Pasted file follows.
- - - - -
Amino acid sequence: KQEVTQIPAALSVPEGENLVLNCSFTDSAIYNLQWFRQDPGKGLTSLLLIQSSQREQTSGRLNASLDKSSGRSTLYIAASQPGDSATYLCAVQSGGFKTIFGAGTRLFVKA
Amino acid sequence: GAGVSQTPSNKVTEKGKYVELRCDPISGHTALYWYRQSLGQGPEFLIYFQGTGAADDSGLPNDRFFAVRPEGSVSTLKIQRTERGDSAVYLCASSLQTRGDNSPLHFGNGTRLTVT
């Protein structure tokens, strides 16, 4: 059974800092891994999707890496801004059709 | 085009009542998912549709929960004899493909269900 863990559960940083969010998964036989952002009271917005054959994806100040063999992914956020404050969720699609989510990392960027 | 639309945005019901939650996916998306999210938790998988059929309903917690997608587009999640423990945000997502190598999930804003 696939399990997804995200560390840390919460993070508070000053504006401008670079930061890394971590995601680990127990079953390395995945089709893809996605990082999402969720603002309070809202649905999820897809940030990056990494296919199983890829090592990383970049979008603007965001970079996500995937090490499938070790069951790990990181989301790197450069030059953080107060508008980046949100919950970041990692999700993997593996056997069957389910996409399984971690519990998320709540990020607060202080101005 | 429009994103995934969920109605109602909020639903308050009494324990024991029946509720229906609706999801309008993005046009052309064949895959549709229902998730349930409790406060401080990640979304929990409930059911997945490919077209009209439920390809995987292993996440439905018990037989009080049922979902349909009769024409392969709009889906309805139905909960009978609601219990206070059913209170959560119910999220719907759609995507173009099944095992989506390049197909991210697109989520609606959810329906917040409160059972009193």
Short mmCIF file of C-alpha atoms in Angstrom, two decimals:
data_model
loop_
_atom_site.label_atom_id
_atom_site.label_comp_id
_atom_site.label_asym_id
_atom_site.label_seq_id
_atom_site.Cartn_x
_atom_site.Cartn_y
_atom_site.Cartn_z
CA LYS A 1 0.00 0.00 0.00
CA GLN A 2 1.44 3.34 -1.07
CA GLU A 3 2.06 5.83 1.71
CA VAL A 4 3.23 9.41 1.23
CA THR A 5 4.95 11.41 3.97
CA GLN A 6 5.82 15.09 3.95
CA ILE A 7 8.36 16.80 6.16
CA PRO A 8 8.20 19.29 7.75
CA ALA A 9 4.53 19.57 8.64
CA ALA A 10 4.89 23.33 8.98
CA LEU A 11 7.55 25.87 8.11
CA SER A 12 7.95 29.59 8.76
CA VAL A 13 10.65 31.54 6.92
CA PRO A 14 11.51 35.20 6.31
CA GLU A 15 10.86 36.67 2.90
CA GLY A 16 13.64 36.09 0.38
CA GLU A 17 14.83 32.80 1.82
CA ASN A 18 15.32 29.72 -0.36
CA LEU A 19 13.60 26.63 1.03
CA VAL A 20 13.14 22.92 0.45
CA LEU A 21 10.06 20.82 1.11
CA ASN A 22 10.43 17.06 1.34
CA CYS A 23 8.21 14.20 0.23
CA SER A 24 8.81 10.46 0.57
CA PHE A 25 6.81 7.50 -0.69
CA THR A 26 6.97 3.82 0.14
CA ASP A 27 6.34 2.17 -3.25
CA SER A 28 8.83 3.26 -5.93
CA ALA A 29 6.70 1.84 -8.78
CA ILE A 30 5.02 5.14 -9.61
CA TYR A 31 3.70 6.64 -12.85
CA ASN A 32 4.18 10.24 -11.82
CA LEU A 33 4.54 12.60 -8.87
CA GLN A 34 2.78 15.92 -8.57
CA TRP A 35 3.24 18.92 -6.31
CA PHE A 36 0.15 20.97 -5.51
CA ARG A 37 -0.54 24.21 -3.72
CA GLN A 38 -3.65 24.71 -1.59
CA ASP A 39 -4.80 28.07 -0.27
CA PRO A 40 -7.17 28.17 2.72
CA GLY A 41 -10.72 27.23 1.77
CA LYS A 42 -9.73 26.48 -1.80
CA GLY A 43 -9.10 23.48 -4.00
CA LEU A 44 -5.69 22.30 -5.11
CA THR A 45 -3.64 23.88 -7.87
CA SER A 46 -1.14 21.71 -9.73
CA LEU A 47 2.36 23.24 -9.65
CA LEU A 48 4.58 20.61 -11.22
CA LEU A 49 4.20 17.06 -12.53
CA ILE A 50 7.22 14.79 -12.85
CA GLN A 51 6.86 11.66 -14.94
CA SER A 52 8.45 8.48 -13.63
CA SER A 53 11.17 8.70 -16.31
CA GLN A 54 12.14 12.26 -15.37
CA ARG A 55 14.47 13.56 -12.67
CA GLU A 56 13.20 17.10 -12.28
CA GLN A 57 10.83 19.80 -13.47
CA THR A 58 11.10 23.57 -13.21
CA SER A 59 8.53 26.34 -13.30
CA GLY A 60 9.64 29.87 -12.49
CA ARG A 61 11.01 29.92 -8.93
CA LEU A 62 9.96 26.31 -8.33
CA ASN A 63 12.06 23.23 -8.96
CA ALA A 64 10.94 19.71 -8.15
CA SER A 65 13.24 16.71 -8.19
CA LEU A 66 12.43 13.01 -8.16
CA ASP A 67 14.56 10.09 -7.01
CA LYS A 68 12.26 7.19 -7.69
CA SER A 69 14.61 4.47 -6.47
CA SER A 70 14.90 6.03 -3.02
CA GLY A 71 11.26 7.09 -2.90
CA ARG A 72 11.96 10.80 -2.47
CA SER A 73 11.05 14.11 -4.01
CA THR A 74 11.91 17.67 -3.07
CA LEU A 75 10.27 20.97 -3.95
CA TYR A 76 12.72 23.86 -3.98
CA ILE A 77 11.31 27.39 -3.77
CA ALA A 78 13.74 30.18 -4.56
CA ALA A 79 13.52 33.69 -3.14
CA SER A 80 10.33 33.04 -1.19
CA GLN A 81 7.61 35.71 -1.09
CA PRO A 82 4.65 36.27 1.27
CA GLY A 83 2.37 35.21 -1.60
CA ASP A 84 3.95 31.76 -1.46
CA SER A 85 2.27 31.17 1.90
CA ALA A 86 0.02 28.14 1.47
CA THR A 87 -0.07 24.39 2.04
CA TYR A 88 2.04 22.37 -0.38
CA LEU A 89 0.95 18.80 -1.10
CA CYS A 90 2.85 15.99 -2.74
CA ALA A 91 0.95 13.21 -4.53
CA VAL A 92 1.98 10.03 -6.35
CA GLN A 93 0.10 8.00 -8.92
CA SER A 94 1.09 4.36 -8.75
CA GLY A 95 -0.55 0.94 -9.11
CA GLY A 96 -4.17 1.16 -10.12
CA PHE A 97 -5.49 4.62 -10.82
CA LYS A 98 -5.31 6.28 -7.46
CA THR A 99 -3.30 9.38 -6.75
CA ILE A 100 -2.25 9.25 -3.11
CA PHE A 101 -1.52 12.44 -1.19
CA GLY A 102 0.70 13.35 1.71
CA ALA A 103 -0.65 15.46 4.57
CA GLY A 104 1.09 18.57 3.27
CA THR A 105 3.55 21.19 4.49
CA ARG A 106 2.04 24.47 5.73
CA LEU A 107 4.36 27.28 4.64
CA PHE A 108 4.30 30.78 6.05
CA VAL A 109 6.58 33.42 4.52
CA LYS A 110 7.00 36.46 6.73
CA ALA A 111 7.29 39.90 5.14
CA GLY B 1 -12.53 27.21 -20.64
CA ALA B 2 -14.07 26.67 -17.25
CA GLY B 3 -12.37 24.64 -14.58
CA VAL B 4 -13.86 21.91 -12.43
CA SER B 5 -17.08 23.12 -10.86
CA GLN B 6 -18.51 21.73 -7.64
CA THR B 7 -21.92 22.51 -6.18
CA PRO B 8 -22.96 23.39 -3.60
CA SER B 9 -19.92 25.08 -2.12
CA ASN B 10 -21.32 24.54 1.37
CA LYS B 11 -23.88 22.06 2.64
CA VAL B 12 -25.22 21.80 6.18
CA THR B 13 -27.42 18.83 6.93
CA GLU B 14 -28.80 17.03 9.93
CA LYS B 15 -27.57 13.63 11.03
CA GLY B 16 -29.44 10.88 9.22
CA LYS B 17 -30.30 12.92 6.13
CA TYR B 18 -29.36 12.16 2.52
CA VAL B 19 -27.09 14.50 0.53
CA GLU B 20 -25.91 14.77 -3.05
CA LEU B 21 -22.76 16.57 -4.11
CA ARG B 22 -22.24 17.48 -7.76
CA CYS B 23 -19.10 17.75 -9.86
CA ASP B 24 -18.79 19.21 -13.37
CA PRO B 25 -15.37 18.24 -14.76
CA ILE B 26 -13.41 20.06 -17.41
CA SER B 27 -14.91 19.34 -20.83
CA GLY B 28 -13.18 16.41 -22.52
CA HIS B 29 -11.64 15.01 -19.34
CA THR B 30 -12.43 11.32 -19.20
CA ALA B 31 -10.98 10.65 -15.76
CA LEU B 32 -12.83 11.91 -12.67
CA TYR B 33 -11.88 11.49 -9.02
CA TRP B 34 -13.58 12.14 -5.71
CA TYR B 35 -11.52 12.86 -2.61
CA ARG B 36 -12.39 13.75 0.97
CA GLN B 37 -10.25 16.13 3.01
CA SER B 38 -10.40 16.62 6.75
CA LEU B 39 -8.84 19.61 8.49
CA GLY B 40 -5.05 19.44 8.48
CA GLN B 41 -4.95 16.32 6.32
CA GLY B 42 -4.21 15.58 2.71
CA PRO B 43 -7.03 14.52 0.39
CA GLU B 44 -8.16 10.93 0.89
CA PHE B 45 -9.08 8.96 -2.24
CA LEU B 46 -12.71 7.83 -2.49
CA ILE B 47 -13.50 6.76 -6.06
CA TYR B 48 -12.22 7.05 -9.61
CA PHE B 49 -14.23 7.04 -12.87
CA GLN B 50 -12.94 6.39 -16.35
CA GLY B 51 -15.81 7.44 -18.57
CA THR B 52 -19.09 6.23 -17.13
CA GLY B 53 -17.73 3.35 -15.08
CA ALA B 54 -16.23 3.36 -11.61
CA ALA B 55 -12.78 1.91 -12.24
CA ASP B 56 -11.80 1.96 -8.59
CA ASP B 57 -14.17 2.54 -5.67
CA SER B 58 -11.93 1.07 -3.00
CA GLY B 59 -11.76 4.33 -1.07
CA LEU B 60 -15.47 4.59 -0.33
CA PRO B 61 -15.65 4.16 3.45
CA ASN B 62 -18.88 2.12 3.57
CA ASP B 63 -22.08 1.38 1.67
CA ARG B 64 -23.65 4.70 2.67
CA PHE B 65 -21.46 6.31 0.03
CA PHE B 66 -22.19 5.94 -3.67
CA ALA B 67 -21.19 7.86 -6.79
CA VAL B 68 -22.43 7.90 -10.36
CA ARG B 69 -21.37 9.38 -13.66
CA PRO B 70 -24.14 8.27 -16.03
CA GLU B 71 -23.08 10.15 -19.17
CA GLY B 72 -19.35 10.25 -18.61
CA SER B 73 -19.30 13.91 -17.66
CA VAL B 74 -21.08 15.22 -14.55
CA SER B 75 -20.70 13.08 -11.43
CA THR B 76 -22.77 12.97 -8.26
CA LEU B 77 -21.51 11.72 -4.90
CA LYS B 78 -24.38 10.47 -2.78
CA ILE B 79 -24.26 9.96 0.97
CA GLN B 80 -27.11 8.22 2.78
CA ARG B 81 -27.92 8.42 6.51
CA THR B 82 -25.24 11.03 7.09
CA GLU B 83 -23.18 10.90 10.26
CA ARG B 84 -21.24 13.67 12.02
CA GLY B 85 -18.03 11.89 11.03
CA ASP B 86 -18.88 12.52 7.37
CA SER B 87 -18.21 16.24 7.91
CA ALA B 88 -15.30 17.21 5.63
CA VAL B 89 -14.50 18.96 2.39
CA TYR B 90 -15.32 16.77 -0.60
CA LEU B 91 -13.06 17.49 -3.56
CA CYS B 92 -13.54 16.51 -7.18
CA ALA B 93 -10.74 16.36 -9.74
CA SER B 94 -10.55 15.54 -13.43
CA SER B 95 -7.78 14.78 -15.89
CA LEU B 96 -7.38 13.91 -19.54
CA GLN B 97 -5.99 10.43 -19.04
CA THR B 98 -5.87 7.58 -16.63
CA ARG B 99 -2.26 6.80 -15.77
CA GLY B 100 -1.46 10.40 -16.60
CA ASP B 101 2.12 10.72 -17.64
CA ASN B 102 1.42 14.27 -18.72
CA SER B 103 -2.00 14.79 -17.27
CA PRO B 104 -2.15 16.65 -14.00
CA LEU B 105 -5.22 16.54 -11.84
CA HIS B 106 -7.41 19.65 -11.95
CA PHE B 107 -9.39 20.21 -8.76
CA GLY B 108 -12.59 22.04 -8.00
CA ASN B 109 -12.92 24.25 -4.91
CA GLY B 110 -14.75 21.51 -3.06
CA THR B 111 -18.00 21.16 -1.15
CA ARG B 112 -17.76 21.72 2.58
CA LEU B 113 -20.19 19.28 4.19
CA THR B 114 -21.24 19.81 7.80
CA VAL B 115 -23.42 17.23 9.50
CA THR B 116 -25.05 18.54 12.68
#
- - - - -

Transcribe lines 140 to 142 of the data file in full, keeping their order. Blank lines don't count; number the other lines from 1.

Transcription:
CA GLY B 16 -29.44 10.88 9.22
CA LYS B 17 -30.30 12.92 6.13
CA TYR B 18 -29.36 12.16 2.52